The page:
Getting this to work in Silverlight was a little bit of a challenge. In particular, the Socket class in Silverlight is extremely stripped compared to its vanilla .NET counterpart. The regular mdcm library also makes extensive use of the NetworkStream class for sending and receiving network data. NetworkStream is not included at all in the core Silverlight library. Fortunately Alexander Wieser has developed a replacement in his Crystalbyte Networking project at Codeplex, and this support class was easily included in the Silverlight mdcm library.

While discussing the workarounds I have had to take in the Silverlight mdcm library, I should also mention that file access has been limited to the isolated storage assigned per user and application. This means that DICOM file access is limited to this isolated storage, and it is only practically available when running the Silverlight application. To access files on the regular file system, the most efficient solution is probably to open the file stream directly through an open-file dialog, pretty much like it is done in the demo application.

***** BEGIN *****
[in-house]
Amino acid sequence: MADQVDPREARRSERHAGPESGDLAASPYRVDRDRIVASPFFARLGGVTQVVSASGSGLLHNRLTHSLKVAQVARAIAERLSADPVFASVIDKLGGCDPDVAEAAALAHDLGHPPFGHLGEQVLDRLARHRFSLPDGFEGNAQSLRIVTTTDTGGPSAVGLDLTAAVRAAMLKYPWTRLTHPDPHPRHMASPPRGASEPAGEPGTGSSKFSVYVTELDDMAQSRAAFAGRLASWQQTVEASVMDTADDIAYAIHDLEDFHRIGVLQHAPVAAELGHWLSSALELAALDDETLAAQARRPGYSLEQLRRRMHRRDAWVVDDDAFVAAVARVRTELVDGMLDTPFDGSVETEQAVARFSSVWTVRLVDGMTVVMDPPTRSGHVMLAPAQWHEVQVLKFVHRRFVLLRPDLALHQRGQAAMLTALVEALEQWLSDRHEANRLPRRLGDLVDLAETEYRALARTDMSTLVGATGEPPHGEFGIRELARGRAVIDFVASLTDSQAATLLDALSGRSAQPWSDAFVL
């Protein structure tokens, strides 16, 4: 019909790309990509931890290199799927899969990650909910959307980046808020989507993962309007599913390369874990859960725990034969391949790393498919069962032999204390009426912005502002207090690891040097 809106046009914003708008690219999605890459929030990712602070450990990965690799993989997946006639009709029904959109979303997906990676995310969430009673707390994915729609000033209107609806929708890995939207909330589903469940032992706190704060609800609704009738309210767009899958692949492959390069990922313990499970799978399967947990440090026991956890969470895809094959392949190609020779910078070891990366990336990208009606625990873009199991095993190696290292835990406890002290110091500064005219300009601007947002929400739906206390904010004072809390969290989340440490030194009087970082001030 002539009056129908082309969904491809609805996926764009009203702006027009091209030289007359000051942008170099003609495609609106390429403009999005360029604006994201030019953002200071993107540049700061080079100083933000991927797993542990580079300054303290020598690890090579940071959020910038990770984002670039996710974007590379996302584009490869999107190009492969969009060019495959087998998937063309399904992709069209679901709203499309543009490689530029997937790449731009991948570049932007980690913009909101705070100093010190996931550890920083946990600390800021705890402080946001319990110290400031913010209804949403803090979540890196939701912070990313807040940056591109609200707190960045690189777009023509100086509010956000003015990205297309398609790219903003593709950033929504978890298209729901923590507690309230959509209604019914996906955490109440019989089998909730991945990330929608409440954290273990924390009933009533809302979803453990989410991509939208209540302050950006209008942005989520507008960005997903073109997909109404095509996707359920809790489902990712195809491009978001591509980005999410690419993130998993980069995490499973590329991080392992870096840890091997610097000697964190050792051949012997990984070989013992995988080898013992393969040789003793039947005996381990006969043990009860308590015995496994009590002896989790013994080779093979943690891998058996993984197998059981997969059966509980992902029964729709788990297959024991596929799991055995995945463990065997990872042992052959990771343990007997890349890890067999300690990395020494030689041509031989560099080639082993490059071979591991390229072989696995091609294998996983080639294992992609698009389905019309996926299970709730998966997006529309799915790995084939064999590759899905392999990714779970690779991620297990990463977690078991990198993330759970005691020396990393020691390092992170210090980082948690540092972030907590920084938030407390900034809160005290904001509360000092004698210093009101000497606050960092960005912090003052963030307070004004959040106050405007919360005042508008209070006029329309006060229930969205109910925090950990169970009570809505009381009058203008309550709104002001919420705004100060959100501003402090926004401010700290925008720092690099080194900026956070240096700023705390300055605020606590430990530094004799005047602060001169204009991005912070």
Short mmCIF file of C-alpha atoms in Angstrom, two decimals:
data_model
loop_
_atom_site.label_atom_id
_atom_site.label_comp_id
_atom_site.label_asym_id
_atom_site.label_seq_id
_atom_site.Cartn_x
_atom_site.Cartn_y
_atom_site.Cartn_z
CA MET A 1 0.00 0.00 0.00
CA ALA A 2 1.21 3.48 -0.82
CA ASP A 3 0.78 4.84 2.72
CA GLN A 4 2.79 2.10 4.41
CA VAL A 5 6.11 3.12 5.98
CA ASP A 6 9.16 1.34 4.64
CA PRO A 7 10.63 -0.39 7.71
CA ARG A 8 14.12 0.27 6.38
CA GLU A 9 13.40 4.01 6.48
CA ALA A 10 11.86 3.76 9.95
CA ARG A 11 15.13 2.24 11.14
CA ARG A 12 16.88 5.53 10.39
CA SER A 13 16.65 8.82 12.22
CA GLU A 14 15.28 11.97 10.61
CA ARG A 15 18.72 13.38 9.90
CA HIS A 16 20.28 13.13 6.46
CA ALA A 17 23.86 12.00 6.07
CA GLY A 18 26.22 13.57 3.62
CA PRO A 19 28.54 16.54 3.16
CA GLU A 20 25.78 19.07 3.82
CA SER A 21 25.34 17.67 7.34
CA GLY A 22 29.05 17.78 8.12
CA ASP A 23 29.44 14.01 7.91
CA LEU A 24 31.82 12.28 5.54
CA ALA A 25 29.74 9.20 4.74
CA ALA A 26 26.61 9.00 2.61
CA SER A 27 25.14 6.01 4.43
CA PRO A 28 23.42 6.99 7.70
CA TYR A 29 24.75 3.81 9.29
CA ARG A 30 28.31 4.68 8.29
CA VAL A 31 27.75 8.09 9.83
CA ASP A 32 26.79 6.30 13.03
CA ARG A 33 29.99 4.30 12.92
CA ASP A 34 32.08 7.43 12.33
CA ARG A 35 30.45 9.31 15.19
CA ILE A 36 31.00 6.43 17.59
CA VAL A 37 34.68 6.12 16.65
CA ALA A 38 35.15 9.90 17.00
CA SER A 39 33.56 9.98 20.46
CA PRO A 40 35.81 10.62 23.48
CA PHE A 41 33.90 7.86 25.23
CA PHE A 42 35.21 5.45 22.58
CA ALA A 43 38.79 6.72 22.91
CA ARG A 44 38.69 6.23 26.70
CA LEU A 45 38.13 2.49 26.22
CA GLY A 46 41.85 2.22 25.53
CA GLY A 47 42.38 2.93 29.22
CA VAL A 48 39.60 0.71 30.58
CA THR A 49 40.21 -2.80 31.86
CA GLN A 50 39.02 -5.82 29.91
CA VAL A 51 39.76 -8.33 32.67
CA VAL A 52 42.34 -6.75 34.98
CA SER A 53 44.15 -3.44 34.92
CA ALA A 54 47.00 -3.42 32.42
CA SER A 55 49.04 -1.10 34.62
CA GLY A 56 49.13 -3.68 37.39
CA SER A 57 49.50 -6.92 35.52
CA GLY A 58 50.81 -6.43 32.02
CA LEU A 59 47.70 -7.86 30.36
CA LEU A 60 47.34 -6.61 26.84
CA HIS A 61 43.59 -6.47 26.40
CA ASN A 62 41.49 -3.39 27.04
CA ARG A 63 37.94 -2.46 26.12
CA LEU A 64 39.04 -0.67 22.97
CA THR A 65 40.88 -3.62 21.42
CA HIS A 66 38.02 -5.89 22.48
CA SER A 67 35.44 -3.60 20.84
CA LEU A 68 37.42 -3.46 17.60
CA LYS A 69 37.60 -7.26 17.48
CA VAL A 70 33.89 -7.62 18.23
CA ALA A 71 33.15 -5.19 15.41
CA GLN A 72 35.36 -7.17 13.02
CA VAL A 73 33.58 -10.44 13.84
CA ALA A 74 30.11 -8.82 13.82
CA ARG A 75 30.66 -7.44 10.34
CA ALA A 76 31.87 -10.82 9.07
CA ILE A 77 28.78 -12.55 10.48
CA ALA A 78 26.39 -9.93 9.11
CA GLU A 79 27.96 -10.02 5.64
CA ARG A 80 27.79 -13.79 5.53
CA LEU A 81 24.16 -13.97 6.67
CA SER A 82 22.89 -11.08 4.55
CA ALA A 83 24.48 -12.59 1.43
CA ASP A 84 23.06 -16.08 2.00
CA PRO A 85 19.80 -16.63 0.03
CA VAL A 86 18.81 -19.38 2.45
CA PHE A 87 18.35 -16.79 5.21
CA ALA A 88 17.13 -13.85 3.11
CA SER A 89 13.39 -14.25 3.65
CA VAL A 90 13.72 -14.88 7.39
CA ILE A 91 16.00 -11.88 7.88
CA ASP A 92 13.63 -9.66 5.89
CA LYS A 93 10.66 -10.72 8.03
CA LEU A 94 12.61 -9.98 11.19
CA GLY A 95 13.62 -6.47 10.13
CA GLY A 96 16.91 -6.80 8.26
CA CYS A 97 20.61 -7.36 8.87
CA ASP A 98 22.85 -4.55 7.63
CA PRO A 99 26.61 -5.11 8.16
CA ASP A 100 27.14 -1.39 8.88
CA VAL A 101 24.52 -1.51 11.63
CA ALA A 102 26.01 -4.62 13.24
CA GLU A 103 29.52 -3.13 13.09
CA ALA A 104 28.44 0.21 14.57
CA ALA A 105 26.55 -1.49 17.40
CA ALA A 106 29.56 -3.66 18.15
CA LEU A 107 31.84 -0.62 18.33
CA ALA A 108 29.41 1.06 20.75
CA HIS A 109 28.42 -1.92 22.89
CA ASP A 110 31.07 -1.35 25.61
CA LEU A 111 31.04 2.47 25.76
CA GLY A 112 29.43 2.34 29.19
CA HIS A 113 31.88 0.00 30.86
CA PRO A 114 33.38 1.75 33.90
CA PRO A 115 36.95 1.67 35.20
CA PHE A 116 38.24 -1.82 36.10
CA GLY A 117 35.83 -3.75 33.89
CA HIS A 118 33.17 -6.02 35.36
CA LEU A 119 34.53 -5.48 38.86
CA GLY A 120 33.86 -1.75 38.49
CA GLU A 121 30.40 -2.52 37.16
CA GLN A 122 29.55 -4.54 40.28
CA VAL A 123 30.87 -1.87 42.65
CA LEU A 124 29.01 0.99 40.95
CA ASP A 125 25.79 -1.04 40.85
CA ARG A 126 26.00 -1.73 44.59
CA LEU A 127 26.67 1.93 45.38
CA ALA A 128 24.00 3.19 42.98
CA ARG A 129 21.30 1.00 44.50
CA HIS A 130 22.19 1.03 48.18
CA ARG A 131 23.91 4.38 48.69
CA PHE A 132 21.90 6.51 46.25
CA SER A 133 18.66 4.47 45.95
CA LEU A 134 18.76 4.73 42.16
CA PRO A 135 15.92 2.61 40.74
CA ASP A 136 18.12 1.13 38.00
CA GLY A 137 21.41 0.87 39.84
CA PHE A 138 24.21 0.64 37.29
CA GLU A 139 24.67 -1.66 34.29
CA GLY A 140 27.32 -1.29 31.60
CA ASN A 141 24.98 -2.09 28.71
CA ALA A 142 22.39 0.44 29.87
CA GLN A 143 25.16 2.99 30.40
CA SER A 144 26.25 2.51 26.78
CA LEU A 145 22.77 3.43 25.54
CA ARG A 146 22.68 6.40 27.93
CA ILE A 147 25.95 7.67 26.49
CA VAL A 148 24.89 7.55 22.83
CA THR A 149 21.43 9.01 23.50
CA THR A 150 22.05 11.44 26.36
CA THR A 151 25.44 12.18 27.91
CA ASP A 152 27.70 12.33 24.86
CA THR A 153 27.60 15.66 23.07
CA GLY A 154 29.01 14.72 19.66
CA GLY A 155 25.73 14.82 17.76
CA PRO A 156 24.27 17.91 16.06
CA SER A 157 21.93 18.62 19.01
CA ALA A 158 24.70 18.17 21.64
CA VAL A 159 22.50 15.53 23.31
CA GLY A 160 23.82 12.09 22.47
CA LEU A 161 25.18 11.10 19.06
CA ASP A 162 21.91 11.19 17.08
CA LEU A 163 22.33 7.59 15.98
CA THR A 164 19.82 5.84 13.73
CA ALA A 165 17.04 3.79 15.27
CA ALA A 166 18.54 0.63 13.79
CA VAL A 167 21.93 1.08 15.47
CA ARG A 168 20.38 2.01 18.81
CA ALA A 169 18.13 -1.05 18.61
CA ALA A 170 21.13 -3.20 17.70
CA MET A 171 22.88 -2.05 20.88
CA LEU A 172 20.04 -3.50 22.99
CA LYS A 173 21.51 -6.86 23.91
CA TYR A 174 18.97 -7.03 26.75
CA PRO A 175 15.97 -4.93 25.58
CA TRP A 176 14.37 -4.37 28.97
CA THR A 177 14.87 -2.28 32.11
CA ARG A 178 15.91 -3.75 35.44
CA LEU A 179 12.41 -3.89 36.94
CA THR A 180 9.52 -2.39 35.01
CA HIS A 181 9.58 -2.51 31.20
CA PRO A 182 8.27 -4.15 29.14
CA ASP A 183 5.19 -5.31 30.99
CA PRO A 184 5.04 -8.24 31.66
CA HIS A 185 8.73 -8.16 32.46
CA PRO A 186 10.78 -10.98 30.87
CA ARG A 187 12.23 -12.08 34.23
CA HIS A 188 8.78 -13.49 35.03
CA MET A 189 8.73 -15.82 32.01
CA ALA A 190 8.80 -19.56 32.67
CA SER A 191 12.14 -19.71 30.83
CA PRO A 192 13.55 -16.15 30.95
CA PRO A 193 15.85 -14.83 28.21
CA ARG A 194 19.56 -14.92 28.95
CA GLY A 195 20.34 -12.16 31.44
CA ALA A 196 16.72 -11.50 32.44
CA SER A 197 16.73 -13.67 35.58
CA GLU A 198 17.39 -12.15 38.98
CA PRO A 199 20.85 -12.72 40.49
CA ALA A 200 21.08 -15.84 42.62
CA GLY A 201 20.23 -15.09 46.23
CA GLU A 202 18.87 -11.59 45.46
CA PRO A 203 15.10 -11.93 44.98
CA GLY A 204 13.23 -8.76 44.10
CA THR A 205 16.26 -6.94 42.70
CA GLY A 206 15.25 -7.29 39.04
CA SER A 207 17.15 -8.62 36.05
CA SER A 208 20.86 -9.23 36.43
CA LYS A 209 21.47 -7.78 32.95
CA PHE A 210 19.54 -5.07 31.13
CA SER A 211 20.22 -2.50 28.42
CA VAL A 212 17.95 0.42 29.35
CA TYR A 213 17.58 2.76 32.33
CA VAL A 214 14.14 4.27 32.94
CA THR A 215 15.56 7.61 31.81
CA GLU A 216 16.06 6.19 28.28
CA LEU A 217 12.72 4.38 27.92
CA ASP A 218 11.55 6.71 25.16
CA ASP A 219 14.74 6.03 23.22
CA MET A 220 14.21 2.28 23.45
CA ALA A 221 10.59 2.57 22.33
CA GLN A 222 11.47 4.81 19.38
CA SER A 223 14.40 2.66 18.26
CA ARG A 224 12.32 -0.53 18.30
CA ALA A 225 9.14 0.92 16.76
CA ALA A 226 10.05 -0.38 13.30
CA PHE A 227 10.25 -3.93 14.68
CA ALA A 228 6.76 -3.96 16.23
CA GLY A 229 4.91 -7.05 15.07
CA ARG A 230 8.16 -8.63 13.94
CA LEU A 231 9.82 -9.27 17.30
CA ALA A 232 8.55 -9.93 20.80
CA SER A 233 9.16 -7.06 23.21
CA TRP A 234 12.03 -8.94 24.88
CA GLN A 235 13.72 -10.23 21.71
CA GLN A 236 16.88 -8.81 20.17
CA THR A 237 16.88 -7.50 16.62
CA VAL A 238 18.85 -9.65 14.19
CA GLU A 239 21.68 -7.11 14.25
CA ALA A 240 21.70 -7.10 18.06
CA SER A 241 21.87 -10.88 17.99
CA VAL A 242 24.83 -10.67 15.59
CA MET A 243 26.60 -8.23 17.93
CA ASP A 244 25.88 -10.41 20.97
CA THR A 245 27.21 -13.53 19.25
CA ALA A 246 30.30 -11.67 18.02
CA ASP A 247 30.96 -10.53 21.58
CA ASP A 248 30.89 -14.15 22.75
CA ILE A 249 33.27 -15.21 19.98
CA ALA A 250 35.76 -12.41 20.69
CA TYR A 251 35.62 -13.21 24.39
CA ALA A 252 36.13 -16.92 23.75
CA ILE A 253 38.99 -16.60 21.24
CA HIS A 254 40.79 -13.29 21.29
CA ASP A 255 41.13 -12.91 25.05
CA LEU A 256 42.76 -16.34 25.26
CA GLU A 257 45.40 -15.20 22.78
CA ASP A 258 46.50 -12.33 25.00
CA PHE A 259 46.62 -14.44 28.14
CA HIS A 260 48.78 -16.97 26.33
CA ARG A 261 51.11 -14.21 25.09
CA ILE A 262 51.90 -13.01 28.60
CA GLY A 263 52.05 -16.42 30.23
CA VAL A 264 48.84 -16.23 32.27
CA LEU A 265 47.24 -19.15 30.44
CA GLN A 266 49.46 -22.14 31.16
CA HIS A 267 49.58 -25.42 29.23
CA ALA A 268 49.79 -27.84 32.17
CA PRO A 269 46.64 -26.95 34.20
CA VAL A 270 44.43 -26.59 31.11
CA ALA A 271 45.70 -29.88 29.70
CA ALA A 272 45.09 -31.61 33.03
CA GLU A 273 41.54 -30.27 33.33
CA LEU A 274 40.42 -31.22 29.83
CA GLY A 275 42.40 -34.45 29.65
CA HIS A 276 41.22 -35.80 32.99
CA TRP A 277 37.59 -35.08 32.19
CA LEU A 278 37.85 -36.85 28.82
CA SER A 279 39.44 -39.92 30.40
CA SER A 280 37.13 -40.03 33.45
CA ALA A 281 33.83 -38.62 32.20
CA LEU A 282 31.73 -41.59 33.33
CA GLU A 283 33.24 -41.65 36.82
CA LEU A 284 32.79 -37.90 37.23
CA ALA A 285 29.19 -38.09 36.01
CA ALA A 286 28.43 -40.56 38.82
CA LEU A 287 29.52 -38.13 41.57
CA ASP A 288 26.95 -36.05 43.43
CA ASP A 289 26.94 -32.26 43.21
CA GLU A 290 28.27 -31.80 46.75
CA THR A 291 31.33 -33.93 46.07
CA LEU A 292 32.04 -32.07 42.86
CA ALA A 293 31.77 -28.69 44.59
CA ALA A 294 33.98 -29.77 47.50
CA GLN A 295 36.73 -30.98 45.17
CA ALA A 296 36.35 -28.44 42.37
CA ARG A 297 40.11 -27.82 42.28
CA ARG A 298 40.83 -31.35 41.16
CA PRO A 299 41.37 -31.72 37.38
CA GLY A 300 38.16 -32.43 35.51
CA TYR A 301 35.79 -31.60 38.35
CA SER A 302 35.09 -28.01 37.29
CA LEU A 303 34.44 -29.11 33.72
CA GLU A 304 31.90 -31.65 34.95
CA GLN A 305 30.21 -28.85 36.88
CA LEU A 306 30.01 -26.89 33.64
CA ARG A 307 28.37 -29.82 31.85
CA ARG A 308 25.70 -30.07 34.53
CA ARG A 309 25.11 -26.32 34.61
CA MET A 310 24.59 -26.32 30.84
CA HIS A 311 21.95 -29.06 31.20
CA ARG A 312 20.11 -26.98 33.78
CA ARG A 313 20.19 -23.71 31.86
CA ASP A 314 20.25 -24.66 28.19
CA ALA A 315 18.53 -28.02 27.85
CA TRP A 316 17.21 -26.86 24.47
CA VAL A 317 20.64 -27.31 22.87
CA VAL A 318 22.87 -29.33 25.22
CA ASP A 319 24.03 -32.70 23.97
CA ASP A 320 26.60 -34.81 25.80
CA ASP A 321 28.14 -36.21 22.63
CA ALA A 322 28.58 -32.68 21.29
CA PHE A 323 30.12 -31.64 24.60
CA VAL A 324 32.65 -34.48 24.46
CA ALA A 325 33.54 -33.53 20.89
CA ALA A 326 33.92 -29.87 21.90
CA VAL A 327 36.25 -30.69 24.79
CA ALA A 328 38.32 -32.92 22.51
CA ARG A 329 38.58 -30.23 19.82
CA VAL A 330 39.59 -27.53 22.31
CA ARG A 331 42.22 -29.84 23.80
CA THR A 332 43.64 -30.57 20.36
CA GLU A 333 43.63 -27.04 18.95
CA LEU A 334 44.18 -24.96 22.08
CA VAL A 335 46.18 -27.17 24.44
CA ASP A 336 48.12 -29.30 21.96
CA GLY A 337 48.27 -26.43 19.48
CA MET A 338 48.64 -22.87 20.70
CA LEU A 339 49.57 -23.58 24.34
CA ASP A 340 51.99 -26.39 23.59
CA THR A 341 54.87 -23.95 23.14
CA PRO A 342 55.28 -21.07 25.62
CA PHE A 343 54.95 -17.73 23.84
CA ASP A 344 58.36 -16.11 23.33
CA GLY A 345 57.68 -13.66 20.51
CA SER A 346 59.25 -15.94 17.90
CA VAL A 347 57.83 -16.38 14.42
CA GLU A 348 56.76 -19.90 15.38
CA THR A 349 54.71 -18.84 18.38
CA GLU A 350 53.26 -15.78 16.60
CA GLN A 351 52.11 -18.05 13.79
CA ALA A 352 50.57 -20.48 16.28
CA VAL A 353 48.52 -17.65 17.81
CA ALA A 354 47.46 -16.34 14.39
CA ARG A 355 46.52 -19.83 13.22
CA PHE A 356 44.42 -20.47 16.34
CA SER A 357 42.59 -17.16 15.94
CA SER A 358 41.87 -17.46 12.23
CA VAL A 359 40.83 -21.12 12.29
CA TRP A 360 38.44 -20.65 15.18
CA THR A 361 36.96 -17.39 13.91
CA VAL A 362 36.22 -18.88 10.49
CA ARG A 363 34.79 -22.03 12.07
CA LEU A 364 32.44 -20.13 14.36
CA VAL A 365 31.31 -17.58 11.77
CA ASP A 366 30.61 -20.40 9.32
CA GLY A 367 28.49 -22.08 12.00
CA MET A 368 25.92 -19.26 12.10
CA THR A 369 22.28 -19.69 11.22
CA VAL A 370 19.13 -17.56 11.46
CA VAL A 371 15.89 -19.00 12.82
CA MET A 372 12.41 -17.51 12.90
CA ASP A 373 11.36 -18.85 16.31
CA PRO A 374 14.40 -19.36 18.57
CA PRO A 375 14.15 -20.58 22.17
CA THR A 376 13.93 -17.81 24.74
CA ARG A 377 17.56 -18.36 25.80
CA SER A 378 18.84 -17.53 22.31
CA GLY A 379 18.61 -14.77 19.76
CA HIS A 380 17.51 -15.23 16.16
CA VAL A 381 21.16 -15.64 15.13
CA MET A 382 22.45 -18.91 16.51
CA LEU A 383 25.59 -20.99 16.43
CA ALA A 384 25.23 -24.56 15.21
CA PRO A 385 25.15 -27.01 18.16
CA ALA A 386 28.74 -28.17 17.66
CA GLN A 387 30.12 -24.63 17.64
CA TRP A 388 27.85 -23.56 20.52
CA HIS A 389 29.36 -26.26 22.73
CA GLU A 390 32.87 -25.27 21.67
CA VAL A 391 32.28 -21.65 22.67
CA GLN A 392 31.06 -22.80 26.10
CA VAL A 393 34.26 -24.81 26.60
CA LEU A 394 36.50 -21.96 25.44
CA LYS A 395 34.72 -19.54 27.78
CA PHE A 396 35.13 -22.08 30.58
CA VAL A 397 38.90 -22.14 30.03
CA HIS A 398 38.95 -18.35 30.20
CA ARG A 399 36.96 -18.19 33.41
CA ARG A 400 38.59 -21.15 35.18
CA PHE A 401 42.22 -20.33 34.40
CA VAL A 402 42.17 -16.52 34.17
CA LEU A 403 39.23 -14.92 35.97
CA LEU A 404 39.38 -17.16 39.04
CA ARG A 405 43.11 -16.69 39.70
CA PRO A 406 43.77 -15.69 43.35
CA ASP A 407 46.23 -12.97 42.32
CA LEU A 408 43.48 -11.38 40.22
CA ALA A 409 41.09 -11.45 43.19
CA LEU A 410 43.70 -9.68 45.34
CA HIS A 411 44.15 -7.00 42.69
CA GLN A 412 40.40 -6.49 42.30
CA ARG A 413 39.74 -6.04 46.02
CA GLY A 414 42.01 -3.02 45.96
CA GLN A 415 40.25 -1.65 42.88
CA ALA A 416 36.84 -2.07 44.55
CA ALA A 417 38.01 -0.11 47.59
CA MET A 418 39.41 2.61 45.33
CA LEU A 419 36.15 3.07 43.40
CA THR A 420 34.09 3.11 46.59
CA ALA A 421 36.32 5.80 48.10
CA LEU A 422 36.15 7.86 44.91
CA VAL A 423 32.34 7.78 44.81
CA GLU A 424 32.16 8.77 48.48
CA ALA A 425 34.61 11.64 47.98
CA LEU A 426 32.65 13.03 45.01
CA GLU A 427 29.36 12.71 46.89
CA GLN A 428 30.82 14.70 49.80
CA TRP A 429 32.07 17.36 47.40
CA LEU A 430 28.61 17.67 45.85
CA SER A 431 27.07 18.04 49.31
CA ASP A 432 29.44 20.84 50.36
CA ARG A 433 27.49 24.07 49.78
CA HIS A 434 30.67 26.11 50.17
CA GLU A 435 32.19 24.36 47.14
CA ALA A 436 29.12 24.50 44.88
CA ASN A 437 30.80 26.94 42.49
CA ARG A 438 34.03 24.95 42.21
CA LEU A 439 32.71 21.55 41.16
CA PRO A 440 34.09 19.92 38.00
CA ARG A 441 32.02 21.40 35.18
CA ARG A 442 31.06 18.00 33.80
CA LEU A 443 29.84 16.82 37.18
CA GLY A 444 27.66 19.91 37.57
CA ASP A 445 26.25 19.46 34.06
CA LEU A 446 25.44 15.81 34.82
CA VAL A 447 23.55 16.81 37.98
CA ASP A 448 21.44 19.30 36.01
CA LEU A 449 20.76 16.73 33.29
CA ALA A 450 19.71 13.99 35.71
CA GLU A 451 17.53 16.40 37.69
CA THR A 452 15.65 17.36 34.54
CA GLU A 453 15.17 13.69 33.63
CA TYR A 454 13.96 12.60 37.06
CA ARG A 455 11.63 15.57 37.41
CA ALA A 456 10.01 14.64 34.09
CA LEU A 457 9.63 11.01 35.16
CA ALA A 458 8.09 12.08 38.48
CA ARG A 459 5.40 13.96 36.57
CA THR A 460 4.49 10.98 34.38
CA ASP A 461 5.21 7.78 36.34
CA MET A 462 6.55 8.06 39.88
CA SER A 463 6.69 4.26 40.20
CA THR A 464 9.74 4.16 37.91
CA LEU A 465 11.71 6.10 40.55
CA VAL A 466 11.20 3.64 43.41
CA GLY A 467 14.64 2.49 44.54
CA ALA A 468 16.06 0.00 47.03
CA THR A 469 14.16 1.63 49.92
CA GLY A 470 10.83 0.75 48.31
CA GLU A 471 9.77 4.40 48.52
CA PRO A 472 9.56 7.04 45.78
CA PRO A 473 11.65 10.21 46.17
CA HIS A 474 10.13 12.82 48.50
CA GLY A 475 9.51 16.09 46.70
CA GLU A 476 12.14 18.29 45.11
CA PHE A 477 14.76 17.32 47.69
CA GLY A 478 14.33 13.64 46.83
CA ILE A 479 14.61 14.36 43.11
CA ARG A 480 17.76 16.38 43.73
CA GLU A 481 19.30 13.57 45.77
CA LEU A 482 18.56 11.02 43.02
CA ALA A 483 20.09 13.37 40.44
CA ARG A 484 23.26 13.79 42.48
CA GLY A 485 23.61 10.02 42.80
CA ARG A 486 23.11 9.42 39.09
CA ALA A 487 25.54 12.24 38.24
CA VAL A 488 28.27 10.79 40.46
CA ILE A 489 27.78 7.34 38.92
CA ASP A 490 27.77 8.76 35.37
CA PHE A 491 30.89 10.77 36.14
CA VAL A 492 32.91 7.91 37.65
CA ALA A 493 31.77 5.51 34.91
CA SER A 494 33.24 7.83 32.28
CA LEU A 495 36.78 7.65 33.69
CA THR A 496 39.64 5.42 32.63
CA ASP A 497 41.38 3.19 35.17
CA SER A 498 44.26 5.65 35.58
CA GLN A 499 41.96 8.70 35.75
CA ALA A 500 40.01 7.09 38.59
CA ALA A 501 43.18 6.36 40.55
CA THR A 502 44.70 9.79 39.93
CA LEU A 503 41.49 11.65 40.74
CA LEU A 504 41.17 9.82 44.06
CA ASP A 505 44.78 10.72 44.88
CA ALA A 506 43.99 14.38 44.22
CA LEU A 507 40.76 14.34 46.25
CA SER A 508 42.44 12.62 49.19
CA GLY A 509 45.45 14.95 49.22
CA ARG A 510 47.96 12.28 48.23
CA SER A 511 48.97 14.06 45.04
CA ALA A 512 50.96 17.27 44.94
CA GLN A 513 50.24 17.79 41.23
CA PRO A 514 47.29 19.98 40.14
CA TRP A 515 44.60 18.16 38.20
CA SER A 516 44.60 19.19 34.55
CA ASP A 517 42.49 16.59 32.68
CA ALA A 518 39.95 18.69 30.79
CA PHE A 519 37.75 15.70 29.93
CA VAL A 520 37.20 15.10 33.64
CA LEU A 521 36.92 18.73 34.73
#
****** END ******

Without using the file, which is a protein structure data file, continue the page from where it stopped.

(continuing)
Monday, April 11, 2011

Silverlight and a converter for multiple values

Once again I have hit an annoying limitation in Silverlight, and once again the problem has been recognized and mitigated by other developers...

In XAML databinding in WPF, it is possible to do simultaneous data binding conversion for multiple values using the IMultiValueConverter interface. In the Silverlight core libraries there is however only support for single value conversion using IValueConverter.

In one example Silverlight application I developed, I wanted to compute the resulting amount in a specified physical unit, given the amount in another physical unit. A Silverlight multi-value converter would have come in handy, and gladly enough the job had already been done.

Colin Eberhardt has provided an extensive solution together with detailed usage instructions in his blog. I have applied Colin's implementation and it works flawlessly.

Apparently Silverlight 5 Beta is due at the upcoming MIX 2011 meeting. It will be interesting to see whether multi-value conversion will also be included in the SL5 libraries. If not, I still have something to fall back on, thanks to Colin.

Friday, April 8, 2011